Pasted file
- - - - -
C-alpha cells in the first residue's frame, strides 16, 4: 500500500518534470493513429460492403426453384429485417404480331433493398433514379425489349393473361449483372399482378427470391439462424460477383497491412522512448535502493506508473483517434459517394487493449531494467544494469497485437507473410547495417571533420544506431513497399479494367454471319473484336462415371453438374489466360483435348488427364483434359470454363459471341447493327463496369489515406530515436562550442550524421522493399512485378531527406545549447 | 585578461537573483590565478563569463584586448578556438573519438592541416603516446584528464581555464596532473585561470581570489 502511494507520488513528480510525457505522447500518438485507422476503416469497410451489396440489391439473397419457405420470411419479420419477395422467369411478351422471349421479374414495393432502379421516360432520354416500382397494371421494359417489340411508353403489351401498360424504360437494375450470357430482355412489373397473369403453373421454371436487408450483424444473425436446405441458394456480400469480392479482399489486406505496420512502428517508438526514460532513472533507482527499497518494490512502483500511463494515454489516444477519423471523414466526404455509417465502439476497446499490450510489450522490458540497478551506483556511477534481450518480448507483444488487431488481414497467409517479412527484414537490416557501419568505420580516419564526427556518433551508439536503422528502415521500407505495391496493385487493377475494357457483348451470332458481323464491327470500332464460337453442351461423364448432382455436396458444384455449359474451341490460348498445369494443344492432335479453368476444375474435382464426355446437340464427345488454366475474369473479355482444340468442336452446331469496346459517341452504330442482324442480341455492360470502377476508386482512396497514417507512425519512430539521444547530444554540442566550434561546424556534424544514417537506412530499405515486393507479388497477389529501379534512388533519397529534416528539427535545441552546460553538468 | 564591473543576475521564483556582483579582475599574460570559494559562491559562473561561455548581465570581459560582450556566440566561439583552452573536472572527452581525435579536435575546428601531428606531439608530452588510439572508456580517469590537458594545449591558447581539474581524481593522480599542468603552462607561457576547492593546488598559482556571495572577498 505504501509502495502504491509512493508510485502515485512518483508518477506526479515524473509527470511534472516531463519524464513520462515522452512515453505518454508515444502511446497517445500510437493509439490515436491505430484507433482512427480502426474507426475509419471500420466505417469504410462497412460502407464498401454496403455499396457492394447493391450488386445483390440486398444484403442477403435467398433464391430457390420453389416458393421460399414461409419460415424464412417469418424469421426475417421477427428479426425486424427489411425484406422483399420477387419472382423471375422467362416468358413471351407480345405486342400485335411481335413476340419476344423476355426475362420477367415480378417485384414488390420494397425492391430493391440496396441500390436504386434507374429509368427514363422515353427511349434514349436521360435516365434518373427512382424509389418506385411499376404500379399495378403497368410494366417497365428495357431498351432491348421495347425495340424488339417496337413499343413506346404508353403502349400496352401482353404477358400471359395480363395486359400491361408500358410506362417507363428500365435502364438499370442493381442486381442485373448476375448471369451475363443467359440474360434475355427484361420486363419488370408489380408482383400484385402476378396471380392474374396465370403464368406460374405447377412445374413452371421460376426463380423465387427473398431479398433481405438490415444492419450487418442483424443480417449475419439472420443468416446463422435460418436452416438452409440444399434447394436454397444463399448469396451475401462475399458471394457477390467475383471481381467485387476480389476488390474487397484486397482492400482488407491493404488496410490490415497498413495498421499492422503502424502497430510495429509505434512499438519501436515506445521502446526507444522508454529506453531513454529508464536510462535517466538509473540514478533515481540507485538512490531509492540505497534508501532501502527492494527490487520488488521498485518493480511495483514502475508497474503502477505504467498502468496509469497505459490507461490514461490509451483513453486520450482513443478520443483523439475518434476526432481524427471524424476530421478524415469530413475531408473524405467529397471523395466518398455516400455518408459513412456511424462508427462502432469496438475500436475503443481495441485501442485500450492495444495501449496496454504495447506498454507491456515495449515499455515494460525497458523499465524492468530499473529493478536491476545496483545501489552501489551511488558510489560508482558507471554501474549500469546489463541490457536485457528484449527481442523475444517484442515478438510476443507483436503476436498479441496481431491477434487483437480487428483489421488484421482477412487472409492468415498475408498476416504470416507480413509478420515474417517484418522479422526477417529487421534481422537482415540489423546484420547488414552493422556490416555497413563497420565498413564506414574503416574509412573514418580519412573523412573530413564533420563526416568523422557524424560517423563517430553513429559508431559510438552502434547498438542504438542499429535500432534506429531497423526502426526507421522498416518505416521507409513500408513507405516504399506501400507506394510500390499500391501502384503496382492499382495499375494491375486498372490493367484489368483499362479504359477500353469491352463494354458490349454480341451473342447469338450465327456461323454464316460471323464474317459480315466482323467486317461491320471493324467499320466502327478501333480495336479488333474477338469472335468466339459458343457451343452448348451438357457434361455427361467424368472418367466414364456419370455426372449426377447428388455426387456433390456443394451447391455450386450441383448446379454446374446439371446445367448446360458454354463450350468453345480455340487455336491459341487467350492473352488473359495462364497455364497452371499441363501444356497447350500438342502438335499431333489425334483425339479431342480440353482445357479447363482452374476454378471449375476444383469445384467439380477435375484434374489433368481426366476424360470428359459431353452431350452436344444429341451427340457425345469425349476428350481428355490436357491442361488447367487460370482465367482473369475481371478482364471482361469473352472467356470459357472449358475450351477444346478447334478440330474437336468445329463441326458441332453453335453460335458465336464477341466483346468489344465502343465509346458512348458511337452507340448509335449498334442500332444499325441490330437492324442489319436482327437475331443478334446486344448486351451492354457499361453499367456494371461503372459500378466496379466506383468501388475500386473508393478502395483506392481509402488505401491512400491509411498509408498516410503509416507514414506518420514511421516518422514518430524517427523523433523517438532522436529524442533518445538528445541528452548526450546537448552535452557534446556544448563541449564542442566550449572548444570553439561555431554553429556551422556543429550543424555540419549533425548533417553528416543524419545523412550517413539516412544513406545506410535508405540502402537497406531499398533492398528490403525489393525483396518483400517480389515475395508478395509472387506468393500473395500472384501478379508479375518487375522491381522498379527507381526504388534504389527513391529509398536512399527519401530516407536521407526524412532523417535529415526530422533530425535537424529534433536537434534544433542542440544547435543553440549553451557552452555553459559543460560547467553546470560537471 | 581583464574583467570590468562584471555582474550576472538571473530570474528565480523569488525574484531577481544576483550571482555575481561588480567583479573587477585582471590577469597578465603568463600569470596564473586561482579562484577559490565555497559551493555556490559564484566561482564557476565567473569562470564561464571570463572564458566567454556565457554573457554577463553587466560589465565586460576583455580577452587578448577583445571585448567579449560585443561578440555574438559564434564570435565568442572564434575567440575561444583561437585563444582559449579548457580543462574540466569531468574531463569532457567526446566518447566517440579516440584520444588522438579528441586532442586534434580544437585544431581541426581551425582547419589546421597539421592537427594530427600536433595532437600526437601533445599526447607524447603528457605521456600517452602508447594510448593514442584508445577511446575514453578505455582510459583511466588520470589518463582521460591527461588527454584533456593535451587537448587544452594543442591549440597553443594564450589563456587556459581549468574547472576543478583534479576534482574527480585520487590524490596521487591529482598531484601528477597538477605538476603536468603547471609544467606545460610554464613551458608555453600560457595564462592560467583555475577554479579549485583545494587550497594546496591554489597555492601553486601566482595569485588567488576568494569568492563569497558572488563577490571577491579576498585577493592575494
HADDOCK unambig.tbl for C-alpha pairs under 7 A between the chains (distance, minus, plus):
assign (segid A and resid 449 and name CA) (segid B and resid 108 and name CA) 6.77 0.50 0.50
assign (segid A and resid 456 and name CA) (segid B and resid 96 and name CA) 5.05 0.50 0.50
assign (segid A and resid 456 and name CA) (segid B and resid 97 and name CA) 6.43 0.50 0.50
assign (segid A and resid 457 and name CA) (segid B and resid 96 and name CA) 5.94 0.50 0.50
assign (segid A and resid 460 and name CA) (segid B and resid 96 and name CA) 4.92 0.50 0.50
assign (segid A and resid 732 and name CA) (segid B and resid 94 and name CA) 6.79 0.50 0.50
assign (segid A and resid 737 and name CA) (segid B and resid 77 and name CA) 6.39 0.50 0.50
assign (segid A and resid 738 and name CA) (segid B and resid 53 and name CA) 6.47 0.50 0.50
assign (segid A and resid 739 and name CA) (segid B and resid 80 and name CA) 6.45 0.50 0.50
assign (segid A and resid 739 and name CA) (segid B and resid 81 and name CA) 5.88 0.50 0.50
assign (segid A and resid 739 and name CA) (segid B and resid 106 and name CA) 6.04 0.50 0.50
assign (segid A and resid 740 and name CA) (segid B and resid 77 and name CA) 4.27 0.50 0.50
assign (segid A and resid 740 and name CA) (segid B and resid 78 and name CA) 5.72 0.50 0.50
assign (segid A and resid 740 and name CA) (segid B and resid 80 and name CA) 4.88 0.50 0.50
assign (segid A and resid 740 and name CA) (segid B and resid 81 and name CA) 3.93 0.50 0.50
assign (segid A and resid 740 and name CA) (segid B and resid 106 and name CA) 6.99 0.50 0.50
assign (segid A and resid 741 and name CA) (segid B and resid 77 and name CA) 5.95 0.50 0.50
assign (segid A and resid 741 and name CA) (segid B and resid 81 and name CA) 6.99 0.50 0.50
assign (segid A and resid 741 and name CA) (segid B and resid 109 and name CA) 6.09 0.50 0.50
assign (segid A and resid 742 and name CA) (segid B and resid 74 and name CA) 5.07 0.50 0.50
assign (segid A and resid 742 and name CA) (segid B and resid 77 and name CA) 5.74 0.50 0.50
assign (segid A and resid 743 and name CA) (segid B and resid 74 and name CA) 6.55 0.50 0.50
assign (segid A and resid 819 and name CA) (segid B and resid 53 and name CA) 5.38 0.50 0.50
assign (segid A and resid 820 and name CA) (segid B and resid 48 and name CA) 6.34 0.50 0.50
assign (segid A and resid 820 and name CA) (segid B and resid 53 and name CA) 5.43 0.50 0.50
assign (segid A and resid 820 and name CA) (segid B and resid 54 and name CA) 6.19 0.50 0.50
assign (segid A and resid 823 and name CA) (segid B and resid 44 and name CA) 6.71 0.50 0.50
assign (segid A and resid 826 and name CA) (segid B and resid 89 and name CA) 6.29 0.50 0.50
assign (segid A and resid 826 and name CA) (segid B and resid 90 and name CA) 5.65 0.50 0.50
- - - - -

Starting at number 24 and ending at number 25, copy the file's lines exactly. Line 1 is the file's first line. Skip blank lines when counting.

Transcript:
assign (segid A and resid 743 and name CA) (segid B and resid 74 and name CA) 6.55 0.50 0.50
assign (segid A and resid 819 and name CA) (segid B and resid 53 and name CA) 5.38 0.50 0.50